Probably more than any other individual, Jim Boyd was responsible for Georgia Tech's development and success in radar and antenna research. His extensive service to Georgia Tech includes directorship of the EES from 1957-1961.
Boyd, with Professor F. E. Lowndes, co-authored a groundbreaking 1947 study titled, "Propagation Studies of Electromagnetic Waves." The work led to the first of many major radar development contracts for EES. It also secured Boyd's growing reputation as one of the nation's foremost innovators in the field.
Laying the Groundwork for Scientific-Atlanta
In 1950, Boyd was named head of the newly formed Physics Division at EES, while also serving as associate director. The following year, he helped found an electronics company that would become Scientific-Atlanta.
"Dr. Boyd is really considered the founder of Scientific-Atlanta," said Glen P. Robinson Jr., one of the six original investors recruited by Boyd to join the company.
Furthering Electronic Research
During Boyd's leadership, EES scored impressive gains in electronic research. In 1959, this work led to the creation of the Electronics Division, which focused on radar and communications.
EES began to play a larger role in economic development by providing direct management services and technical assistance to Georgia businesses. These activities were formalized in 1960, when the organization's charter was amended to establish an industrial extension service at the EES.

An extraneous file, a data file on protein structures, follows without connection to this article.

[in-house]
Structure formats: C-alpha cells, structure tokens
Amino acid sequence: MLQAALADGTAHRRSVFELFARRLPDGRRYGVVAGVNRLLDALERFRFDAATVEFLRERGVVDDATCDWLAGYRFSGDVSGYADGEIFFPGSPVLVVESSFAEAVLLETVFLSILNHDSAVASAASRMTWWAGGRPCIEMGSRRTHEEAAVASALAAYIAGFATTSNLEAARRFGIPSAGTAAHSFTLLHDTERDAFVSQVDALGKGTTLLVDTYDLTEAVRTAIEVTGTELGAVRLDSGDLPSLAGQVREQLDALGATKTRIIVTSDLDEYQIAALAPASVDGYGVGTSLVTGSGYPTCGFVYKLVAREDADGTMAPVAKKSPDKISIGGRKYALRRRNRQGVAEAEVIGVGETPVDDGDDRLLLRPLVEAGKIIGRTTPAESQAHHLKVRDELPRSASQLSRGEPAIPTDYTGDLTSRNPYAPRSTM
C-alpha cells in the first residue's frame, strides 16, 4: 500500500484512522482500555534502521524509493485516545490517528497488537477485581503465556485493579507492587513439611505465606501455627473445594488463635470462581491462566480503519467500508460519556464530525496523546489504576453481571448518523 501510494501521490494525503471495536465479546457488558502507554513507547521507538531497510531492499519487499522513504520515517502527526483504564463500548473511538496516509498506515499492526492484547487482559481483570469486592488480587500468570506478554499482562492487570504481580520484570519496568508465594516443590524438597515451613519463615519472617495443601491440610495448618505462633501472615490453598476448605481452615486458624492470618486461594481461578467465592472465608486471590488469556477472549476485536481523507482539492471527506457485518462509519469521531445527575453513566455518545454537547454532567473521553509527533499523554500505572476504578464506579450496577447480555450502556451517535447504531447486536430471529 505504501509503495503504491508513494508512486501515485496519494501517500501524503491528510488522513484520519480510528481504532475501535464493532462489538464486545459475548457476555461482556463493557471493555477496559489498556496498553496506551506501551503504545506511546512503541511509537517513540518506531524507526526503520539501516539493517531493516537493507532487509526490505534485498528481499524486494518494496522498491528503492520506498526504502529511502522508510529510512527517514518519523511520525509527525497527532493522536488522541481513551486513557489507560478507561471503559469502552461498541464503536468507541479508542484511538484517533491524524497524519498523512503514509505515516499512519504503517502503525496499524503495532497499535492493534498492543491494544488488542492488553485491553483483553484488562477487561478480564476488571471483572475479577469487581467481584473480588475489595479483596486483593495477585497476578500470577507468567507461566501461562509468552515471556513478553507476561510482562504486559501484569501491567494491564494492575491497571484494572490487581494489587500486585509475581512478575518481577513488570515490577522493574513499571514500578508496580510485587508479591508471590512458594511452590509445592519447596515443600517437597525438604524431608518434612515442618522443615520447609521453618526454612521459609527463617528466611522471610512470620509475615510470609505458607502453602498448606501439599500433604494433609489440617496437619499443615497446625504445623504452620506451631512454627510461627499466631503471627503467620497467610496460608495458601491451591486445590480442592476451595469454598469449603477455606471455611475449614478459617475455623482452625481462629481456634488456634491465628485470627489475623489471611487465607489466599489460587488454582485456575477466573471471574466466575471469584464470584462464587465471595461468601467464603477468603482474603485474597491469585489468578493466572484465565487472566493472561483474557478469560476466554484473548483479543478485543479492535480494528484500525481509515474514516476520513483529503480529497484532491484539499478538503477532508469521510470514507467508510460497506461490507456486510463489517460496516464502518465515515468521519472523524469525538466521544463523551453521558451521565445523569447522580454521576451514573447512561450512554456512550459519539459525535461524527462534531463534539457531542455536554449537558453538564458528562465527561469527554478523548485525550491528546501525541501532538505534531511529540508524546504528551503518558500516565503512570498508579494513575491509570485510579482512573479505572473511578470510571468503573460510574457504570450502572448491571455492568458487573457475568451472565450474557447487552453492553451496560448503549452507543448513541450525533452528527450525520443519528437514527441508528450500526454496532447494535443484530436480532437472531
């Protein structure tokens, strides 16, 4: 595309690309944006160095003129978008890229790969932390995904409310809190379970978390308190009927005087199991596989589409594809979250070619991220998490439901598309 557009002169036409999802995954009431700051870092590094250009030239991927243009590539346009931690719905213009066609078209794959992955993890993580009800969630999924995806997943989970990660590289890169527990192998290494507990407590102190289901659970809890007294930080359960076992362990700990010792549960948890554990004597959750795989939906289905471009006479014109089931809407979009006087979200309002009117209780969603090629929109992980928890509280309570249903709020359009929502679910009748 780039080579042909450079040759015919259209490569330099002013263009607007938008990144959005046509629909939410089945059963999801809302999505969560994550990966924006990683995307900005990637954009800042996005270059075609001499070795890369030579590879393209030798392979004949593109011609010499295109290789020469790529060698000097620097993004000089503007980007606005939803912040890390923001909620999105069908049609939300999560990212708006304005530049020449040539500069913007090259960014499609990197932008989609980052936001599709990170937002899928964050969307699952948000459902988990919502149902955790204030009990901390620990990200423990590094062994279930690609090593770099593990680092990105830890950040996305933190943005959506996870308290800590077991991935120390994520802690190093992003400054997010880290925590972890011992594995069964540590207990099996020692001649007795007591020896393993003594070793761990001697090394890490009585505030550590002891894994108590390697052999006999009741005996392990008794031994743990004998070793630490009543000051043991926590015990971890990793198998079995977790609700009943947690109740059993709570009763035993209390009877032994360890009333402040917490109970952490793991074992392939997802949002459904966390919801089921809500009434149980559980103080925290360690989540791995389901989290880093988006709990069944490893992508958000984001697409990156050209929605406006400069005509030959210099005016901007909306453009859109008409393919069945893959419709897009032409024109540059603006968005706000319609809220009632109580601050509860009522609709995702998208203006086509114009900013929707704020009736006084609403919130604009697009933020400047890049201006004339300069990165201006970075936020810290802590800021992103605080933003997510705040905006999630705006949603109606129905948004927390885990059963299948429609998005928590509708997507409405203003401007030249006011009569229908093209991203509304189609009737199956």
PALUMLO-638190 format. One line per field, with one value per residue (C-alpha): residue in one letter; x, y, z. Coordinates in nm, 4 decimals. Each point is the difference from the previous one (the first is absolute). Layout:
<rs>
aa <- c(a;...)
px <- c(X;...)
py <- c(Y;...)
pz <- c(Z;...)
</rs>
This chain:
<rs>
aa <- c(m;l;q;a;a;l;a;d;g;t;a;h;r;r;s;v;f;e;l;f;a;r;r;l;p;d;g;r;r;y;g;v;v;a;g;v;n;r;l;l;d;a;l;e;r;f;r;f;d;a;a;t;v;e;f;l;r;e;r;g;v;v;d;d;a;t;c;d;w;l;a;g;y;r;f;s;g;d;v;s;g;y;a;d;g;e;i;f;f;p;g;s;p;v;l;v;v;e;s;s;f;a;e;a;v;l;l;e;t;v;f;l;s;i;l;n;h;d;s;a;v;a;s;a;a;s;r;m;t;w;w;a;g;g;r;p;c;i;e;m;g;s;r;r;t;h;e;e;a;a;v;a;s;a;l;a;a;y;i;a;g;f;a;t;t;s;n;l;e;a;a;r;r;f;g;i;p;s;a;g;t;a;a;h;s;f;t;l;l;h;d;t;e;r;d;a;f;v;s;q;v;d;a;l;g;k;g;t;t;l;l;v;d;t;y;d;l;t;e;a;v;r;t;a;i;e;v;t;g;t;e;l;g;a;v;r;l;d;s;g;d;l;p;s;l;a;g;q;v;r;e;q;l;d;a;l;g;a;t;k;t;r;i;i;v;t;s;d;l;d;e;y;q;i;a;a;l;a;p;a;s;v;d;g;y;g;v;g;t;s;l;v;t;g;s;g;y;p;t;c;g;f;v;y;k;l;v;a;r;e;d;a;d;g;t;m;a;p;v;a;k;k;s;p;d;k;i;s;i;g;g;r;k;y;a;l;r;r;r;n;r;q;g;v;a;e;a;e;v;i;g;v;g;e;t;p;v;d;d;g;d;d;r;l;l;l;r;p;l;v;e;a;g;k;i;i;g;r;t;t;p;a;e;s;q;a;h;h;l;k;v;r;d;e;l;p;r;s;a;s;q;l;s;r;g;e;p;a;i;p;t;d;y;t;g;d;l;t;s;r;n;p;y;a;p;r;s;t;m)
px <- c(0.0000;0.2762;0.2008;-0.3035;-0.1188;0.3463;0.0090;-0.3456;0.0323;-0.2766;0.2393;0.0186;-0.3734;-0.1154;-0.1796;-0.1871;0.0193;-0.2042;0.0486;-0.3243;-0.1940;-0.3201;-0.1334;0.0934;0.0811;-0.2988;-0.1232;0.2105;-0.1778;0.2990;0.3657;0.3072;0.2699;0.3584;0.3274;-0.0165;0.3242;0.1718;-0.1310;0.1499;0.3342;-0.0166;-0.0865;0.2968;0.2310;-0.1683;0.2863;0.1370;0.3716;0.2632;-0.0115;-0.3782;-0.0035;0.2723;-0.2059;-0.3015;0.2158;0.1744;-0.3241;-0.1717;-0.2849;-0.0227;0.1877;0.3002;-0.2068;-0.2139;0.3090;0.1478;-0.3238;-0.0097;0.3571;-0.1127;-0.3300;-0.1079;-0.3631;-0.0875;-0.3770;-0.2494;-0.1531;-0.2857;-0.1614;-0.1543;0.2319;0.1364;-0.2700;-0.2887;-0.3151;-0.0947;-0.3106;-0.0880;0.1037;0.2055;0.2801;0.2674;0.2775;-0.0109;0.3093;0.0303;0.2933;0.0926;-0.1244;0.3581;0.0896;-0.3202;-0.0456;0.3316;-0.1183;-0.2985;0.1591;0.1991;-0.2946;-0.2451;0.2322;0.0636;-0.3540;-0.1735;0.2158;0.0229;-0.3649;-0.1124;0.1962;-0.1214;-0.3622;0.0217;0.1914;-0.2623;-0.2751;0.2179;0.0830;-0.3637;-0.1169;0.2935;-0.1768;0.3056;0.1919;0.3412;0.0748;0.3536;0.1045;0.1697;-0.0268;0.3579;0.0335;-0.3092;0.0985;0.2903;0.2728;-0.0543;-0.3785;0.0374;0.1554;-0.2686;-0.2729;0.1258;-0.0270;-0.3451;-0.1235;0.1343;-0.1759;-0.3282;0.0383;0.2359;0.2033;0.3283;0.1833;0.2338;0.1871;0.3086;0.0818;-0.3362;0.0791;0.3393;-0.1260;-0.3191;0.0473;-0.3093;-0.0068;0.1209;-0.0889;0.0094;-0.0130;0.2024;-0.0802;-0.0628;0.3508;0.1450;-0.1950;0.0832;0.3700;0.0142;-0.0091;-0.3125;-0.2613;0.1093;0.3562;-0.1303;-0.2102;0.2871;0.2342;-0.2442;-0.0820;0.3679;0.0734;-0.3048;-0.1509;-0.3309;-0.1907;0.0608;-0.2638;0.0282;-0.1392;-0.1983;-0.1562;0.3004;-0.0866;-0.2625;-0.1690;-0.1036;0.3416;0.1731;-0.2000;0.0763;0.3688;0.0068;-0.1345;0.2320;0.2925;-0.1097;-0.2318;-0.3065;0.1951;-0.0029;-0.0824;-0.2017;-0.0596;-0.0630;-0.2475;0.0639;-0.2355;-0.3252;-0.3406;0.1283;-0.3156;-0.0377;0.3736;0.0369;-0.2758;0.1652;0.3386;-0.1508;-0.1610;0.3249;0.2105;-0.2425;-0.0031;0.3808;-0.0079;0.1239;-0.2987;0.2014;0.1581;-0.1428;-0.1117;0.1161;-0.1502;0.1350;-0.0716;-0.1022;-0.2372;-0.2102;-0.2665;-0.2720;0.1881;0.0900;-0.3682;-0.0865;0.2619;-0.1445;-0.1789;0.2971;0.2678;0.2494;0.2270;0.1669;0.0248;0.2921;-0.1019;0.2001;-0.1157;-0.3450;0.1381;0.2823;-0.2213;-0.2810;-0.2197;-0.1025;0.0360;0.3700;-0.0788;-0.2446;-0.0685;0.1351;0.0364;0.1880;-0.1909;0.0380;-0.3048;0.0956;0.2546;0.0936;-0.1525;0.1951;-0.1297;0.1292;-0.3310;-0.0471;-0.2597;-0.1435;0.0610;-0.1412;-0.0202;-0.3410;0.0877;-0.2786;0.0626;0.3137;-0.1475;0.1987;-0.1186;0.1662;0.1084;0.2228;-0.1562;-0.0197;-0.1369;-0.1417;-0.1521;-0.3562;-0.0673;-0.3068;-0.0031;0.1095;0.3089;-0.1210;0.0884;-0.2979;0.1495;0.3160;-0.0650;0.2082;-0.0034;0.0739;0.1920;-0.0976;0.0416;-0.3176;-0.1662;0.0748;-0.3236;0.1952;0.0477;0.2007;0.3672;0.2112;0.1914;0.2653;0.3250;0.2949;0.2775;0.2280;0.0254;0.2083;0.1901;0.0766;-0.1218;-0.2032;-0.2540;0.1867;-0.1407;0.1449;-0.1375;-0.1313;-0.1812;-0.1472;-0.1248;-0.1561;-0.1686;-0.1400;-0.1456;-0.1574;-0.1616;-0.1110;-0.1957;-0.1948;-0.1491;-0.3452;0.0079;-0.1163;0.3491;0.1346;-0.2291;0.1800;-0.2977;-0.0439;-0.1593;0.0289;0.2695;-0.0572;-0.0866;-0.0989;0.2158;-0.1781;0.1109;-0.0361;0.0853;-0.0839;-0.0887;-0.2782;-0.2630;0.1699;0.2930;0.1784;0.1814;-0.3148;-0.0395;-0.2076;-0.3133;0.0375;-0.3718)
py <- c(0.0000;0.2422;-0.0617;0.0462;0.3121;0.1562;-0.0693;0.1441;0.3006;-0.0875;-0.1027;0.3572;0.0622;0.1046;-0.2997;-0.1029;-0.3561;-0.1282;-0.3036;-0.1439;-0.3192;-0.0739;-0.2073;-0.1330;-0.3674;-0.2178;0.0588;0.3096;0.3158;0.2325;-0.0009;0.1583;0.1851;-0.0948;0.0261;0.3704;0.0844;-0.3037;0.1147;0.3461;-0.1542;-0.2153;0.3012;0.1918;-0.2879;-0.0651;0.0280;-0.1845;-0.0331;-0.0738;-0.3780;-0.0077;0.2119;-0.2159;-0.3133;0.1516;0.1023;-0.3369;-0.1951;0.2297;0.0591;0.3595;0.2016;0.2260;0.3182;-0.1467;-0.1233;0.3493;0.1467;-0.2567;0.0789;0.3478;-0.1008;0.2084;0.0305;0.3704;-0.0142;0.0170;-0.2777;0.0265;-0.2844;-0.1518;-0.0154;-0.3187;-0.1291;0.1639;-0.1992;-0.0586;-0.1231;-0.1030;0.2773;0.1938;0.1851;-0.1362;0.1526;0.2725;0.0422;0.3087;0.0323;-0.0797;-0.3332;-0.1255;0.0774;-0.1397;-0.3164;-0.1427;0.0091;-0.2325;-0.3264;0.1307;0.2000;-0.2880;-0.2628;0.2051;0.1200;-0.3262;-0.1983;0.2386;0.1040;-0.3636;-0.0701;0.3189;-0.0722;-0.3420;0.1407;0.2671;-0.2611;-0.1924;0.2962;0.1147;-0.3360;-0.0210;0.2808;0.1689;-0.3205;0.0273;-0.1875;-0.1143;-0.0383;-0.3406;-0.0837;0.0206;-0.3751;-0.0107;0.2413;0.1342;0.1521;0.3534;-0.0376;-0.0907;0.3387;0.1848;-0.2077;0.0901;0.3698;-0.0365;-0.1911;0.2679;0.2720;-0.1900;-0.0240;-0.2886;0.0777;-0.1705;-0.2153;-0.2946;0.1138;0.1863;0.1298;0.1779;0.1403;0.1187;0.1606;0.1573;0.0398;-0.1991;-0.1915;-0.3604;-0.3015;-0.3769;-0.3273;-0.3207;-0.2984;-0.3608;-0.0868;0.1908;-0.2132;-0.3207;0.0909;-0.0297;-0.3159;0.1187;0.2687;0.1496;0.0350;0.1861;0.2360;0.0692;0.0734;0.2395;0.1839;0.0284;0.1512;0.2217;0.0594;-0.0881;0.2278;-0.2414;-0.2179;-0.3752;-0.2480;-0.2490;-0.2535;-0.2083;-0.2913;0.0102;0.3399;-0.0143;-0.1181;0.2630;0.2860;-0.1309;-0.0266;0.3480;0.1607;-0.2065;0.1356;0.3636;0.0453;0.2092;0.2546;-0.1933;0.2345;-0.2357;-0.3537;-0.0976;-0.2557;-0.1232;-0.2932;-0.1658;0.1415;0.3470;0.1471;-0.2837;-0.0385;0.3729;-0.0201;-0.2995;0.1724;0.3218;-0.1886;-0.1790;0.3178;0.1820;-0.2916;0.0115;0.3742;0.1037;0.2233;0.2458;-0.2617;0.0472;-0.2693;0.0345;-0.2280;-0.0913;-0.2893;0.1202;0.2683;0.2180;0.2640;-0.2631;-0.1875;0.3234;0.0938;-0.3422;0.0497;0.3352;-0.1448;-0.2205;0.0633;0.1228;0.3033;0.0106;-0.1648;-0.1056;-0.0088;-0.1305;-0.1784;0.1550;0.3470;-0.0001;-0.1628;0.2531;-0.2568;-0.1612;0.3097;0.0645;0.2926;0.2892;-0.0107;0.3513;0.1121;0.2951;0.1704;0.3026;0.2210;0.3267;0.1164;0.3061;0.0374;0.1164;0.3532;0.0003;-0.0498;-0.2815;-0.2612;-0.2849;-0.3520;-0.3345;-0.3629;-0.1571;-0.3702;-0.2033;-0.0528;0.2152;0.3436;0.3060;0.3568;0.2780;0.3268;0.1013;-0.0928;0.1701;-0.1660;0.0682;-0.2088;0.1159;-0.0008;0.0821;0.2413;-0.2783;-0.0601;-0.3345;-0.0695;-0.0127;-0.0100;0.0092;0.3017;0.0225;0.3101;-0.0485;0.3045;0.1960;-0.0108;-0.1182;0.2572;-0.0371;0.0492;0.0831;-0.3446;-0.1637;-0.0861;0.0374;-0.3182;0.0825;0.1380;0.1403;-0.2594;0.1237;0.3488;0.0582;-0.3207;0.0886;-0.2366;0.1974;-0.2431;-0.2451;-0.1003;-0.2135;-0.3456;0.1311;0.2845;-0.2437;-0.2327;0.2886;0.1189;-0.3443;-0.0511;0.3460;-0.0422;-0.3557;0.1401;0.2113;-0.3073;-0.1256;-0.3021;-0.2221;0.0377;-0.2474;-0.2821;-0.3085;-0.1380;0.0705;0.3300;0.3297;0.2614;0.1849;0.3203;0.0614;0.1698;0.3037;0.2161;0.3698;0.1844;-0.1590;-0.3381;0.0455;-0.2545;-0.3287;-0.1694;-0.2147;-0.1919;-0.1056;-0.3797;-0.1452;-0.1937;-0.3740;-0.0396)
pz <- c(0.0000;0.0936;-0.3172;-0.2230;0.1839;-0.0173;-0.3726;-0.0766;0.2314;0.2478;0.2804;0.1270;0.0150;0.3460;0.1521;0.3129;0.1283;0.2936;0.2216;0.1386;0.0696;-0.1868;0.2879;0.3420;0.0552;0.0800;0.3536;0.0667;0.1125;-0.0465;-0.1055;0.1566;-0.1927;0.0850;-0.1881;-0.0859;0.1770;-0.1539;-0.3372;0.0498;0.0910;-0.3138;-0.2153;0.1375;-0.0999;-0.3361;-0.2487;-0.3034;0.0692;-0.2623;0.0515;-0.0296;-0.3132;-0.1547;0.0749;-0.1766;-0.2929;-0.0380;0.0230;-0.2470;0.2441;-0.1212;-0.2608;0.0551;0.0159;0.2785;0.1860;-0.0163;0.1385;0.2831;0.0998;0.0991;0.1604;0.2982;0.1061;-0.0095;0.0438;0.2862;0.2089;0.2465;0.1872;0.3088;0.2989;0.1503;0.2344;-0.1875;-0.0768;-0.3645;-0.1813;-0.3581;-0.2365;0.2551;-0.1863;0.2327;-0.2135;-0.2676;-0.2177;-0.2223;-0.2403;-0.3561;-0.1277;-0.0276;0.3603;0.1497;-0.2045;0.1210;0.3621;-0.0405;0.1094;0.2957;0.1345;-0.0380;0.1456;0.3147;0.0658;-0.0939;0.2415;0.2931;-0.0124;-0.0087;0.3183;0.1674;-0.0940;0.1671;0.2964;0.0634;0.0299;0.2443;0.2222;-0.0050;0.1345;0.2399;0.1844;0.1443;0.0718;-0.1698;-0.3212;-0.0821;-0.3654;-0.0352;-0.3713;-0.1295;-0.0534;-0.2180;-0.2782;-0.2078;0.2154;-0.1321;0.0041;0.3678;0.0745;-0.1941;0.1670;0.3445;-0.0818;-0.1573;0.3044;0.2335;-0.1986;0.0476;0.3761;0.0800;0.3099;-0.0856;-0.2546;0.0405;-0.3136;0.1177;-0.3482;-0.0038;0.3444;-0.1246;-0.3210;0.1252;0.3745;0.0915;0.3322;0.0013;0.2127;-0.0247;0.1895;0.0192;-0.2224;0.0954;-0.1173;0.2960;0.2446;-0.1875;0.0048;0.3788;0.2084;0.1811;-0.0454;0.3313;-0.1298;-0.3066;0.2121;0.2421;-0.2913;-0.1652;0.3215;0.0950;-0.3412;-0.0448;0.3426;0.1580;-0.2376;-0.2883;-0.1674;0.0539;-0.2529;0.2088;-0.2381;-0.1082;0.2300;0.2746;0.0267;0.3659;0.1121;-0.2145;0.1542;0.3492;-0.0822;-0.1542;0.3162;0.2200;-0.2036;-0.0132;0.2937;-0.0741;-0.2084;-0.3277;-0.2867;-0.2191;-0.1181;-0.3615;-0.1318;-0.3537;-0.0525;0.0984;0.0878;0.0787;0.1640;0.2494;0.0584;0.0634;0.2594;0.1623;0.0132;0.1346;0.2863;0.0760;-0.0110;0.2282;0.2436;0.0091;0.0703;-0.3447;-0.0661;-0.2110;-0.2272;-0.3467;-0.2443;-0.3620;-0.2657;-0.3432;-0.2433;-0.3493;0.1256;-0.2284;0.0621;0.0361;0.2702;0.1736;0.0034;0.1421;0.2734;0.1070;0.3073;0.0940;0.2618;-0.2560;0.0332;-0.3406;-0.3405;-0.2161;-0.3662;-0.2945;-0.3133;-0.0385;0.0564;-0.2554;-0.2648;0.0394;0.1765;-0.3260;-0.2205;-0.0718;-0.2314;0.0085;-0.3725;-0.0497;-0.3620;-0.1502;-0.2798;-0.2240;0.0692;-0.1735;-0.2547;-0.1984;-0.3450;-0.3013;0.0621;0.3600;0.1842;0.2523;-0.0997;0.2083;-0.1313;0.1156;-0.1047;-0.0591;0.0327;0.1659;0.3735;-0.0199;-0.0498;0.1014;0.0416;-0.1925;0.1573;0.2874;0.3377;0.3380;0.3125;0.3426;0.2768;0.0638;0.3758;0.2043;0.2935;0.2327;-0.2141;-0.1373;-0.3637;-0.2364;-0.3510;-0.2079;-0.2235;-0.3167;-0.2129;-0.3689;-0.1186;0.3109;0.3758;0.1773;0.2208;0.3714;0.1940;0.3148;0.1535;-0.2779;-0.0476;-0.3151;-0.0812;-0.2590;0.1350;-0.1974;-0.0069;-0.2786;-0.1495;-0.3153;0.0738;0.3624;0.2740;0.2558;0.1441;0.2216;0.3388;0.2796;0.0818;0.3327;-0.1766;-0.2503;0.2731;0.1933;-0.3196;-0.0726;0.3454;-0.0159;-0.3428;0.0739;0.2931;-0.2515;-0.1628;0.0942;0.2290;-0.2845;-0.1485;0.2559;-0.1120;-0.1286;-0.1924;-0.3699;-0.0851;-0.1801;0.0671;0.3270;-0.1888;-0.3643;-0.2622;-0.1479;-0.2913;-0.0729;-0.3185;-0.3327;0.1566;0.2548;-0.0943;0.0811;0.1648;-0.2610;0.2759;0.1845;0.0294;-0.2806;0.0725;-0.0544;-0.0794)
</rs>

Boyd resigned from EES in 1961 to accept the job as president of the State University of West Georgia.
Integrating EES and Georgia Tech
When Georgia Tech President Arthur Hansen resigned in 1971, Boyd returned to Georgia Tech as interim president for one year. But Hansen's push for the absorption of EES by Georgia Tech had created conflict on campus, particularly among EES. Hansen charged Thomas Stelson, the new dean of engineering, with authority to oversee and coordinate the full integration of EES into the academic organization of Georgia Tech.
Now in charge, Boyd, who was highly regarded by academic and EES staff, sought a middle road to resolve the situation. Stelson was given the additional title of assistant vice president for academic affairs on a temporary basis and tasked with reorganizing EES. But rather than pursue a complete absorption of EES by Georgia Tech, the idea was to enact closer control of EES, while directing it toward more aggressive pursuit of revenue-generating contracts.
Boyd retired after his brief but busy year at Georgia Tech's helm. He passed away in 1998 at age 91 at his home in Carrollton, Georgia.
For more, visit the Wikipedia article on James E. Boyd.